It is stated in the First Canto of the Śrīmad-Bhāgavatam, 11th Chapter, 4th verse, that when Lord Kṛṣṇa returned from the battlefield of Kurukṣetra to His home at Dvārakā, all the residents of Dvārakā began to talk with Him, as a child talks lovingly to his father after the father's return from foreign countries. This is an example of jubilation.

When Bahulāśva, the King of Mithilā, saw Kṛṣṇa at his palace, he decided to offer his respects by bowing down before Him at least a hundred times, but he was so overcome by feelings of love that, after bowing down only once, he forgot his position and could not rise up again.

In the Skanda Purāṇa a devotee tells Lord Kṛṣṇa: "My dear Lord, as the sun evaporates all the water on the ground by its scorching heat, so my mental state has dried away the luster of my face and body, due to separation from You." This is an example of withering in ecstatic love.

An expression of disappointment was made by Indra, the King of heaven. When he saw the sungod, he told him, "My dear sungod, your sunshine is very glorious because it reaches unto the lotus feet of Lord Kṛṣṇa, the master of the Yadu dynasty. I have thousands of eyes, but they have proved to be useless because not even for a moment are they able to see the lotus feet of the Lord."

Reverential devotion for the Lord gradually increases and transforms itself into ecstatic love, then affection and then attachment. In the Tenth Canto of Śrīmad-Bhāgavatam, 38th Chapter, 5th verse, Akrūra says: "Because I am going to see Lord Kṛṣṇa today, all symptoms of inauspiciousness have already been killed. My life is now successful because I shall be able to offer my respects unto the lotus feet of the Supreme Personality of Godhead!"

Another devotee in ecstatic reverential affection once said, "When will that glorious day in my life come when it will be possible for me to go to the bank of the Yamunā and see Lord Śrī Kṛṣṇa playing there as cowherd boy?"

When there is no diminishing of this ecstatic love and when it is freed from all kinds of doubt, that stage is called steady love for Kṛṣṇa. In this stage all expressions of unhappiness by the devotee are called anubhāva, or ecstatic loving symptoms.

The symptom of ecstatic affection with reverence felt by Bali Mahārāj is expressed as follows: "My dear Lord, You have simultaneously punished me and showed me Your causeless mercy. My conclusion is that when I have taken shelter of Your lotus feet I shall never be disturbed in any condition of life. Whether You give me the opportunity to enjoy all the yogic perfections, or You put me into the most abominable condition of hellish life, I shall never be disturbed."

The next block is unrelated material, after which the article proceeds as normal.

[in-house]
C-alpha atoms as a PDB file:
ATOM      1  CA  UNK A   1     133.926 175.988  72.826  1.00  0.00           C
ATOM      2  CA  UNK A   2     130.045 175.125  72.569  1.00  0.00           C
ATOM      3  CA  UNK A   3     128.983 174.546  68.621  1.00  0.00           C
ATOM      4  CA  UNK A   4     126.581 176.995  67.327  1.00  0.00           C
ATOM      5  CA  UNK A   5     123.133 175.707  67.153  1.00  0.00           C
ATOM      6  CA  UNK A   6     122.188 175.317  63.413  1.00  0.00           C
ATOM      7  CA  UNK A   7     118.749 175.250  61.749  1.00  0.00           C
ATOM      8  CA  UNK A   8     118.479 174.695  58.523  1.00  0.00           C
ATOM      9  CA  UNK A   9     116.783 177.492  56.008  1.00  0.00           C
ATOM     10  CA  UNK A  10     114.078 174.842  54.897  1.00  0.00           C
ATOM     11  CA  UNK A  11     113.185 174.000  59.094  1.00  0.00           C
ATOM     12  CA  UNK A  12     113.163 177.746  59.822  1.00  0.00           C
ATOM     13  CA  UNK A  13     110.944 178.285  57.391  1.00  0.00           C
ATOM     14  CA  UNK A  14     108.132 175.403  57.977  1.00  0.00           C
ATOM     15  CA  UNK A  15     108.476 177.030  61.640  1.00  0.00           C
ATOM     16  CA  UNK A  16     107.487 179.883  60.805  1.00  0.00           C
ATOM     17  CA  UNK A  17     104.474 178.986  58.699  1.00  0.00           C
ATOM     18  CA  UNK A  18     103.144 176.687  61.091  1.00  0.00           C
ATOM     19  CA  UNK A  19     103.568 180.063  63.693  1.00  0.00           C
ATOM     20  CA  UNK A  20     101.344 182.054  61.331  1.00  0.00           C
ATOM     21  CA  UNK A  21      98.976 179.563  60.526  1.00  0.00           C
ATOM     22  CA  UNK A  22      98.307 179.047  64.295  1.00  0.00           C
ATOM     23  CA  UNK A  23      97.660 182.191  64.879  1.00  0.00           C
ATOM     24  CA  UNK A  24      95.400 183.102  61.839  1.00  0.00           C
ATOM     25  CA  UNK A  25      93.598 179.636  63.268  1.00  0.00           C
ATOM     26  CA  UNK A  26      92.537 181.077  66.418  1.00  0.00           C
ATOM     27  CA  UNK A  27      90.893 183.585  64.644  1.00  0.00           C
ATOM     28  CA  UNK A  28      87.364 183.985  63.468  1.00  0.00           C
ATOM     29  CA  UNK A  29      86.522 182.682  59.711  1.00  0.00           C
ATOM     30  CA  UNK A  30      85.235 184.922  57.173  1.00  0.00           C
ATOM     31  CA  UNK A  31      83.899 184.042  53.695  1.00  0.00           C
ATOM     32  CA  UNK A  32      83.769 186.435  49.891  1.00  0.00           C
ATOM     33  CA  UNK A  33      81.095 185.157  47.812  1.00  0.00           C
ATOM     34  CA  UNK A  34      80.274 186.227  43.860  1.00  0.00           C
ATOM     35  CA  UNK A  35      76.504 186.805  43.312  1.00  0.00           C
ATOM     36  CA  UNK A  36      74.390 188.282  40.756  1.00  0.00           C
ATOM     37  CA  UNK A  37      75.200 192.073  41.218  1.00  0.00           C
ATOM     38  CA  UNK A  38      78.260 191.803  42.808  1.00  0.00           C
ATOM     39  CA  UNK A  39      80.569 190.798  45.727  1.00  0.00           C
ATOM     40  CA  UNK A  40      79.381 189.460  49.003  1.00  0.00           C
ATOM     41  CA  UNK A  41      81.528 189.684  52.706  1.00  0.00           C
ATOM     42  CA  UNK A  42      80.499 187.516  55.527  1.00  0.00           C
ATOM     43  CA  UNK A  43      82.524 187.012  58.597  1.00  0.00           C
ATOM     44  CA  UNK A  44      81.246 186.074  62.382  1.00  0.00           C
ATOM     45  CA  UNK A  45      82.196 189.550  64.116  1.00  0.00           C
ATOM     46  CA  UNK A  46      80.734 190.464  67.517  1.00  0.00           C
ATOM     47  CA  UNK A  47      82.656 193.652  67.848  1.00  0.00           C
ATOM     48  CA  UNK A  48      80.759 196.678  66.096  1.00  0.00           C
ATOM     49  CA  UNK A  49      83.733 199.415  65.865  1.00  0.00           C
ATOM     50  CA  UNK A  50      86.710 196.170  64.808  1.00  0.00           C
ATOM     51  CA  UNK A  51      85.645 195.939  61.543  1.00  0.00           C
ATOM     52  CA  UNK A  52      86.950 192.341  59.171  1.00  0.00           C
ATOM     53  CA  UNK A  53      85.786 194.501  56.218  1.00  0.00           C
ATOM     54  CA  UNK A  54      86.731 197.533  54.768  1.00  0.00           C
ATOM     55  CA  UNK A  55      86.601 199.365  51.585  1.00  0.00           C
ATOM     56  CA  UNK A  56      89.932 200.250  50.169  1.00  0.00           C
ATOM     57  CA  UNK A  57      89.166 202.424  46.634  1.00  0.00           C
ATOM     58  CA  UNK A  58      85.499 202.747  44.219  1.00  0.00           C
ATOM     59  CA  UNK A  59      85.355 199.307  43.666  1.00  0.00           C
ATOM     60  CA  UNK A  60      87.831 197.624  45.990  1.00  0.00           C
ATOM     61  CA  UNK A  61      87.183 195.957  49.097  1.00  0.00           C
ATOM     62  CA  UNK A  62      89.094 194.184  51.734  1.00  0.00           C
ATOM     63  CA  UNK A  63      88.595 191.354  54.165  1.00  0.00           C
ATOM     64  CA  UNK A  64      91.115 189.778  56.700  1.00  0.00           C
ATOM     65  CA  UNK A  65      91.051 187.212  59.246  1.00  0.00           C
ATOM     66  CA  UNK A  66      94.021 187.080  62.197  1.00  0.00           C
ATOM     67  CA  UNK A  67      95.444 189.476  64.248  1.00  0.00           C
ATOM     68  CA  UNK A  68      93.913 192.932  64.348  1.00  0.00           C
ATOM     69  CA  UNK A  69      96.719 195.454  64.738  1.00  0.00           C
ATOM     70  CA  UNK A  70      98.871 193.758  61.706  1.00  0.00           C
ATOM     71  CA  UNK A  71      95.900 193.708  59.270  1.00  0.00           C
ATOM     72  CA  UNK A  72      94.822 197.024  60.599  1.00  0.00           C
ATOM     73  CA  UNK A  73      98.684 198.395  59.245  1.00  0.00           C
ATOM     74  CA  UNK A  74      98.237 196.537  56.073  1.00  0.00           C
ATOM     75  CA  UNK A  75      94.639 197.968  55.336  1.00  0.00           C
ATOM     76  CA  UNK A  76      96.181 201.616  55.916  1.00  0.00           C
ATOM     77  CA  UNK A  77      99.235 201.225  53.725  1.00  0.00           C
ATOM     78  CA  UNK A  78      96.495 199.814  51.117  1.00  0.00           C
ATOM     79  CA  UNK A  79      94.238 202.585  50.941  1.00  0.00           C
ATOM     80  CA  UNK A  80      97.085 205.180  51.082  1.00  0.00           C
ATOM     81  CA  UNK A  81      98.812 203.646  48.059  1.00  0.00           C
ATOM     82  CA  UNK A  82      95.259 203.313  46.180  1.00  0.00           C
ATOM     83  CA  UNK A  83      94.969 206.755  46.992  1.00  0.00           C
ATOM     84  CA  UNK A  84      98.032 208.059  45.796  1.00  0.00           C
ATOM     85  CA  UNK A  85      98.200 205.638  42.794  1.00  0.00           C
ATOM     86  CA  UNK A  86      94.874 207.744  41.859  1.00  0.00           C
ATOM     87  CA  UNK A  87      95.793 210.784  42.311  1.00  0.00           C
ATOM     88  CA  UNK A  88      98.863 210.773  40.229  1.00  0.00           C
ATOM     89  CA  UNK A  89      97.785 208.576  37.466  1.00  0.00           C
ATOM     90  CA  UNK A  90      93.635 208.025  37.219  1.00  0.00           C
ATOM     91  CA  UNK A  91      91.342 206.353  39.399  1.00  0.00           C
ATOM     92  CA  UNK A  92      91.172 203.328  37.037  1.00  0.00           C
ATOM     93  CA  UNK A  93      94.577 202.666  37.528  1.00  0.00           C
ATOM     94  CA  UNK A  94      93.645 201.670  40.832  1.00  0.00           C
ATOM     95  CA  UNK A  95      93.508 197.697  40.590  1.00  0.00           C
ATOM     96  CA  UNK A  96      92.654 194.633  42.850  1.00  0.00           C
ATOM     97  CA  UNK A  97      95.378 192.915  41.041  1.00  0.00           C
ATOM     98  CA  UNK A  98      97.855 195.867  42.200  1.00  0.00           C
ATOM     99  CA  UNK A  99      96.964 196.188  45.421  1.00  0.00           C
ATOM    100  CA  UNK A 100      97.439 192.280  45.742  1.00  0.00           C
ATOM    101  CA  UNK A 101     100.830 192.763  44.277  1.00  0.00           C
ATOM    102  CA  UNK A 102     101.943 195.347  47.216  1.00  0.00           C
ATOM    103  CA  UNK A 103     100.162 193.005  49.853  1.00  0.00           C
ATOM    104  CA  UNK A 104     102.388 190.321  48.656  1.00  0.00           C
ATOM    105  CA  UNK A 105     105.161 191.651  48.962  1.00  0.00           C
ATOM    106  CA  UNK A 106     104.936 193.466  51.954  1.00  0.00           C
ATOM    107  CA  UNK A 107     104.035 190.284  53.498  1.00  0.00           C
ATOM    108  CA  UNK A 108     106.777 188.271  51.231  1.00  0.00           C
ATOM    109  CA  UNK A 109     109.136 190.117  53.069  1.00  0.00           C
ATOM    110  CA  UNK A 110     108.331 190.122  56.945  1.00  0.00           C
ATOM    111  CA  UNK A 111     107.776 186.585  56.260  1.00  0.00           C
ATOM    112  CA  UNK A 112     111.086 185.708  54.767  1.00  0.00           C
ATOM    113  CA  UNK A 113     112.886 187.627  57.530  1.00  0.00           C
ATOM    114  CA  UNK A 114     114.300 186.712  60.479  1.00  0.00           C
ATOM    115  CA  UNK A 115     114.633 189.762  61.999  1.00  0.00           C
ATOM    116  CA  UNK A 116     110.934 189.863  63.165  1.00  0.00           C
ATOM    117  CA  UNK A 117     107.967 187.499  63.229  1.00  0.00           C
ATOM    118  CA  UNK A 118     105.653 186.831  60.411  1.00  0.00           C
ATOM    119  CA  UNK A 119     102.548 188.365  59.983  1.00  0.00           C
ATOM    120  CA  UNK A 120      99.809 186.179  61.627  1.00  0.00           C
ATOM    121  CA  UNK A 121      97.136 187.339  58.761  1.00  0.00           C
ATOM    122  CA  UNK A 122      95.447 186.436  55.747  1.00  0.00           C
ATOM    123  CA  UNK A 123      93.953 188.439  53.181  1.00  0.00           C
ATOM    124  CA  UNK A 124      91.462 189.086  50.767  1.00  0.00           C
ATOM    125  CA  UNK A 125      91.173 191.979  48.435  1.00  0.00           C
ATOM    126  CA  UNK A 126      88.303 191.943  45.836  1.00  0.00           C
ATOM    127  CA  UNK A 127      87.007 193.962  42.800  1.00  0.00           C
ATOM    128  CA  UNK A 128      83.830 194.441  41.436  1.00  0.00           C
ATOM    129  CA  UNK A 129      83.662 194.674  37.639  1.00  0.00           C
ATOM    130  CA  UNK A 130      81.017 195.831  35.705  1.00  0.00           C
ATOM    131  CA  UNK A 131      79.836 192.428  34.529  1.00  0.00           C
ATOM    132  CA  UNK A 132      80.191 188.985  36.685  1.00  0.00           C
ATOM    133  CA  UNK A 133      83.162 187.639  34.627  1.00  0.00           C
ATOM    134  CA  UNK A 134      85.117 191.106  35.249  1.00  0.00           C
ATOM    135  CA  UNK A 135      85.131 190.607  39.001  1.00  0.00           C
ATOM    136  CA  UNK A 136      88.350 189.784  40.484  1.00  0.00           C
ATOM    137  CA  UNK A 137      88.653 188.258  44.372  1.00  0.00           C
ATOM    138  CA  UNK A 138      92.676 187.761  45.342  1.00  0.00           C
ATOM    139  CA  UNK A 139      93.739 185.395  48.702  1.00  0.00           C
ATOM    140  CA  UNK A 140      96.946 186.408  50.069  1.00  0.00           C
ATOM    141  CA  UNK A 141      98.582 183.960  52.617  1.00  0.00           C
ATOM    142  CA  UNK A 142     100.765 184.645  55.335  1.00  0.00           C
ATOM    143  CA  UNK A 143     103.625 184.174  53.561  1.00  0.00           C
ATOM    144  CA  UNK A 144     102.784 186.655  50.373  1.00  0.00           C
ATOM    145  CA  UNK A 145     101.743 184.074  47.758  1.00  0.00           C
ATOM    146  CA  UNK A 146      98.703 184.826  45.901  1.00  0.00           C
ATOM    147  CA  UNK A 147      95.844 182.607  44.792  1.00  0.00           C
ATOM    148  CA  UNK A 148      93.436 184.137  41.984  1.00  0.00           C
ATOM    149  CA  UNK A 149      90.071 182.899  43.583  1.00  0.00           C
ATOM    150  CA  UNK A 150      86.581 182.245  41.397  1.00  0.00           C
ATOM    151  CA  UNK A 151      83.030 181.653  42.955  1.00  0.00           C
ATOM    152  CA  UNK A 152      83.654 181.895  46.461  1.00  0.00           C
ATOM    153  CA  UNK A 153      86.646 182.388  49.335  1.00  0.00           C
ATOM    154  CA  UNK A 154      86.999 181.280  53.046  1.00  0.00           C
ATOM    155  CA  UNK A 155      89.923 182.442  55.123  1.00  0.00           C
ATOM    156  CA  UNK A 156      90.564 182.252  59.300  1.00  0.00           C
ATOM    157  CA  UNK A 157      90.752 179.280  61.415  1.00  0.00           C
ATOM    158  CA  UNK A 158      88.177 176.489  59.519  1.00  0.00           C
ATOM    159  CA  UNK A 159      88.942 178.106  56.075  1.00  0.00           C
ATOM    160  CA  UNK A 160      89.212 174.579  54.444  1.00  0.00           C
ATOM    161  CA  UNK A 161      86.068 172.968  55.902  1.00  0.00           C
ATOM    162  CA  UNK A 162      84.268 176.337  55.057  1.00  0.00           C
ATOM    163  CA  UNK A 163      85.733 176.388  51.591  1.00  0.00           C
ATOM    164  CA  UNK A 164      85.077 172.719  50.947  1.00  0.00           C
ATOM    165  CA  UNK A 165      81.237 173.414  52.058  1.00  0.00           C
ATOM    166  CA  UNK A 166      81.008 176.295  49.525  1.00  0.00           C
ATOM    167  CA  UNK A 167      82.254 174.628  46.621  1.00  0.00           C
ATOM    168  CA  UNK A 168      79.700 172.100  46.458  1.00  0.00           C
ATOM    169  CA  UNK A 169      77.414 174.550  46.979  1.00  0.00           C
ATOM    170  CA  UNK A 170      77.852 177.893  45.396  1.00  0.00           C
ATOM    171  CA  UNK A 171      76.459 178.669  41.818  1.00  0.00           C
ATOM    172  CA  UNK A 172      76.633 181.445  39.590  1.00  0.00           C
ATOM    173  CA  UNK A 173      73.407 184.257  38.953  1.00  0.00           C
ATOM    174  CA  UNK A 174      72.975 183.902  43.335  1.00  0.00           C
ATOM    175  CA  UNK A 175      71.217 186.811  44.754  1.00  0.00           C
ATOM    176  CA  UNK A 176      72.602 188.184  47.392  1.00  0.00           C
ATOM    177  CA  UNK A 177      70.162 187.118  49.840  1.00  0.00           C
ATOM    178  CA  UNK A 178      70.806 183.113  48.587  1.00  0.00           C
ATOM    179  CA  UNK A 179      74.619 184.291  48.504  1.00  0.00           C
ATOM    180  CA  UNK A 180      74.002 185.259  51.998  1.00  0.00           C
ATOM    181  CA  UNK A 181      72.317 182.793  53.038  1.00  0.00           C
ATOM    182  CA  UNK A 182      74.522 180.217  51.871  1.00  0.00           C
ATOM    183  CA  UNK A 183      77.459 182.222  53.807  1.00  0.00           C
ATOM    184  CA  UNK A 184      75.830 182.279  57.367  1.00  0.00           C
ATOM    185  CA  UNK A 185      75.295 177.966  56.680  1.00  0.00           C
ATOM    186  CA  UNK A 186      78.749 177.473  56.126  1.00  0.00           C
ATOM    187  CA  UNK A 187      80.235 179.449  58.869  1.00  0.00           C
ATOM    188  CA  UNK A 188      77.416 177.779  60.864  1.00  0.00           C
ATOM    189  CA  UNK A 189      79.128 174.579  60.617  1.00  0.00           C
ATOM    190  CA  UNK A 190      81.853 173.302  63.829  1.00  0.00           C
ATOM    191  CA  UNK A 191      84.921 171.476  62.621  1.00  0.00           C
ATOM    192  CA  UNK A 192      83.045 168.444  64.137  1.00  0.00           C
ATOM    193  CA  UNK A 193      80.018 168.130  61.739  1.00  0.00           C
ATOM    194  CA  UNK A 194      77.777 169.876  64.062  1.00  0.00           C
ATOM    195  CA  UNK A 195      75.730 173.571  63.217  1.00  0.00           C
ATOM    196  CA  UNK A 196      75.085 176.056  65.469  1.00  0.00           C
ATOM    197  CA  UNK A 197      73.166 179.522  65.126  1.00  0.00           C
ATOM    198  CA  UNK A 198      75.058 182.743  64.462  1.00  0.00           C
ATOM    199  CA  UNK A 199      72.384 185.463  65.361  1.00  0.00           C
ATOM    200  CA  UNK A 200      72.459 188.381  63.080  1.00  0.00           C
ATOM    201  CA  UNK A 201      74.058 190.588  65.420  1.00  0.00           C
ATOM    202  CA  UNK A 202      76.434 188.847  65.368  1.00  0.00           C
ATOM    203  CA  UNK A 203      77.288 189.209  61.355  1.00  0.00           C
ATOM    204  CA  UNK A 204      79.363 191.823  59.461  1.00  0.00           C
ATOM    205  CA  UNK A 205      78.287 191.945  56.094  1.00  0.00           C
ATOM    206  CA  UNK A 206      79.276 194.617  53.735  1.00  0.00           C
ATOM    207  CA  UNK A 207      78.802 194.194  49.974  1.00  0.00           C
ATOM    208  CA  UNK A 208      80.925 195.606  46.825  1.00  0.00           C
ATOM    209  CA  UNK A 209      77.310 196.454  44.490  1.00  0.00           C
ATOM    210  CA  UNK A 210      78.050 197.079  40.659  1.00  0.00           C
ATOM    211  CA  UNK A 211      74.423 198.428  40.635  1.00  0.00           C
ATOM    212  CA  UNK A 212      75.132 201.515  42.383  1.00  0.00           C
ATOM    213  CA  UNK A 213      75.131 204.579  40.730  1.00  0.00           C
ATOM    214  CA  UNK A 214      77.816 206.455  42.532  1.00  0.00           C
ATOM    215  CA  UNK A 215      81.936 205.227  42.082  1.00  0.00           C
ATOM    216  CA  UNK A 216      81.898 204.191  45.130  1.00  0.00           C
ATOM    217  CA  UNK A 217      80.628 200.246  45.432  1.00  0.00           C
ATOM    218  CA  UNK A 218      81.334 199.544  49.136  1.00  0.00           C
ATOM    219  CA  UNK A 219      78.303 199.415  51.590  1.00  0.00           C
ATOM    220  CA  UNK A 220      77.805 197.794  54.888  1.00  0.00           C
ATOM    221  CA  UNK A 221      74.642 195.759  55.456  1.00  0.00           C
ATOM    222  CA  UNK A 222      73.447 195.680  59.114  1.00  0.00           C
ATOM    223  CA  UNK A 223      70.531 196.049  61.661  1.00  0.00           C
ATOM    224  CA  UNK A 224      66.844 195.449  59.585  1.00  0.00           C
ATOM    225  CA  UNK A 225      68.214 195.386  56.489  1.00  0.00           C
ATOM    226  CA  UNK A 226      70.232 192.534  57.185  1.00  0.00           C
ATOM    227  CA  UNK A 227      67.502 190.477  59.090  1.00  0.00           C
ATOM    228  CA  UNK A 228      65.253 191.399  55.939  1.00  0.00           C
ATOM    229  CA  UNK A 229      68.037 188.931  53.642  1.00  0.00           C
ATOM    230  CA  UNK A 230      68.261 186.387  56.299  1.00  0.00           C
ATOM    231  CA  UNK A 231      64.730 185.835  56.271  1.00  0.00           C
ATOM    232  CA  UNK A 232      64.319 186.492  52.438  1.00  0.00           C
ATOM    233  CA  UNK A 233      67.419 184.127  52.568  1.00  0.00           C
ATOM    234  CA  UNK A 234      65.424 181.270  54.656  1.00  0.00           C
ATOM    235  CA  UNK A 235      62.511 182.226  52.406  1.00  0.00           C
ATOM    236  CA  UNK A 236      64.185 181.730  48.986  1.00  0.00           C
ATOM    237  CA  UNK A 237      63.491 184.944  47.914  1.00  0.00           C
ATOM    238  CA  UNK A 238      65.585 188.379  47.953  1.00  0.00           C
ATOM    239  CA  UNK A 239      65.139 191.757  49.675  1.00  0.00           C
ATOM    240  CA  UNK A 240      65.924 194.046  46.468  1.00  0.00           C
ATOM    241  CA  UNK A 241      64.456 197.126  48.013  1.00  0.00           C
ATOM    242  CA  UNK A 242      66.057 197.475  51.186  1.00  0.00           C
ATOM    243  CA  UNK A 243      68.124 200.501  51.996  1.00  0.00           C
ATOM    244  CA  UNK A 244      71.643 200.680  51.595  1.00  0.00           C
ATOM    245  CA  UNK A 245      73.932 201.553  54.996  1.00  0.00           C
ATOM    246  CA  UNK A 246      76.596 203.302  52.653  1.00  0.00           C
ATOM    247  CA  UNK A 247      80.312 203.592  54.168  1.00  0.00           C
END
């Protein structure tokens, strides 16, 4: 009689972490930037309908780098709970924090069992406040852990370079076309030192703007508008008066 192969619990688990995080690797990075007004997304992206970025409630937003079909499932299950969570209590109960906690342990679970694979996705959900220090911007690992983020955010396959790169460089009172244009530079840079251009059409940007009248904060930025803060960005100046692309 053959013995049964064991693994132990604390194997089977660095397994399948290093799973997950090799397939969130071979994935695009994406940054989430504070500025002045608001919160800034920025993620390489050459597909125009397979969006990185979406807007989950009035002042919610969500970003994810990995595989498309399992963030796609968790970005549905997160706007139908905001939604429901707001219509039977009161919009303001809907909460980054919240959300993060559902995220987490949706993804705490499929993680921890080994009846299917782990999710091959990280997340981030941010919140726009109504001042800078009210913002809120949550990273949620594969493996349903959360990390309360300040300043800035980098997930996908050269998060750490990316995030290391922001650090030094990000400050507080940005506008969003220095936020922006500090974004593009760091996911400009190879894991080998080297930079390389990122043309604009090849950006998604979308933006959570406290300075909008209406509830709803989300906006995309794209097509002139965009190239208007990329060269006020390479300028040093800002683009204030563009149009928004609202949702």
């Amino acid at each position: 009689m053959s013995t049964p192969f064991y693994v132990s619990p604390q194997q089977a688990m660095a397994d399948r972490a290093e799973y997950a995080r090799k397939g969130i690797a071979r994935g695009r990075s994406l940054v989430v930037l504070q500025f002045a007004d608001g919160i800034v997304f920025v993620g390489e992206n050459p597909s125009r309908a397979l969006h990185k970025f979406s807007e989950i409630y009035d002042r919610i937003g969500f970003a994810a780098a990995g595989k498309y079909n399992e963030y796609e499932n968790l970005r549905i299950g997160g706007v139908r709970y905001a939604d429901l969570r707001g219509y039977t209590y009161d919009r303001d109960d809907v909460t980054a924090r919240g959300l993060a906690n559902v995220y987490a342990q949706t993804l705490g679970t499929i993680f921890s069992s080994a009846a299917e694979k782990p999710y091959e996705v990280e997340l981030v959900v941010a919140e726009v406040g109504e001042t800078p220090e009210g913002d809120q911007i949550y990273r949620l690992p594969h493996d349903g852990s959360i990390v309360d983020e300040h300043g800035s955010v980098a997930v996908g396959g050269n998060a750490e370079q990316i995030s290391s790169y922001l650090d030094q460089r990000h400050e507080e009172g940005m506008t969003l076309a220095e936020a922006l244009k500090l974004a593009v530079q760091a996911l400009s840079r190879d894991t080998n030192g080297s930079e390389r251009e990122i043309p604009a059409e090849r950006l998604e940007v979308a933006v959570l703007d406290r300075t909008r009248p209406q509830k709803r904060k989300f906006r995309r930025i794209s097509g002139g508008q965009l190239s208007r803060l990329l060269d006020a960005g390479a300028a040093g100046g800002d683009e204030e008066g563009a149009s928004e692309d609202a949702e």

Kṛṣṇa Himself, after seeing Bali Mahārāj, told Uddhava, "My dear friend, how can I express the glorious characteristics of Bali Mahārāj, the son of Virocana? Although the king of the suras (demigods) was cursed by this son of Virocana, and although I cheated him in my incarnation as Vāmana, taking away his dominions throughout the universe, and although I still criticized him for not fulfilling his promise, I have just now seen him in his kingdom, and he feelingly expressed his love for me."*

* Bali was a king of the demons who waged war against the demigods and nearly conquered the universe. When the demigods prayed for help, the Lord appeared as Vāmanadeva, a dwarf brāhmaṇa, and asked Bali for three paces of land. Bali agreed, and Vāmana covered all the worlds with His first two steps. Then He demanded to know where His third pace was to be. Bali offered his own head beneath the Lord's foot and thus became a mahājana, or great devotee.

When such a feeling of love becomes intensified, it is called affection. In that affectional stage no one can bear separation from Kṛṣṇa even for a moment.

One devotee told Dāruka, the servant of Kṛṣṇa: "My dear Dāruka, when you become like wood because of your separation from Kṛṣṇa, it is not so wonderful. Whenever any devotee sees Kṛṣṇa, his eyes become filled with water, and in separation any devotee like you would become stunned, standing just like a wooden doll. That is not a very wonderful thing."

There is a statement about Uddhava's symptoms of love. When he saw Lord Kṛṣṇa his eyes filled with tears and created a river which flowed down toward the sea of Kṛṣṇa to offer tribute, as a wife offers tribute to her husband. When his body erupted with goose-pimples, he appeared like the kadamba flower, and when he began to offer prayers, he appeared completely distinct from all other devotees.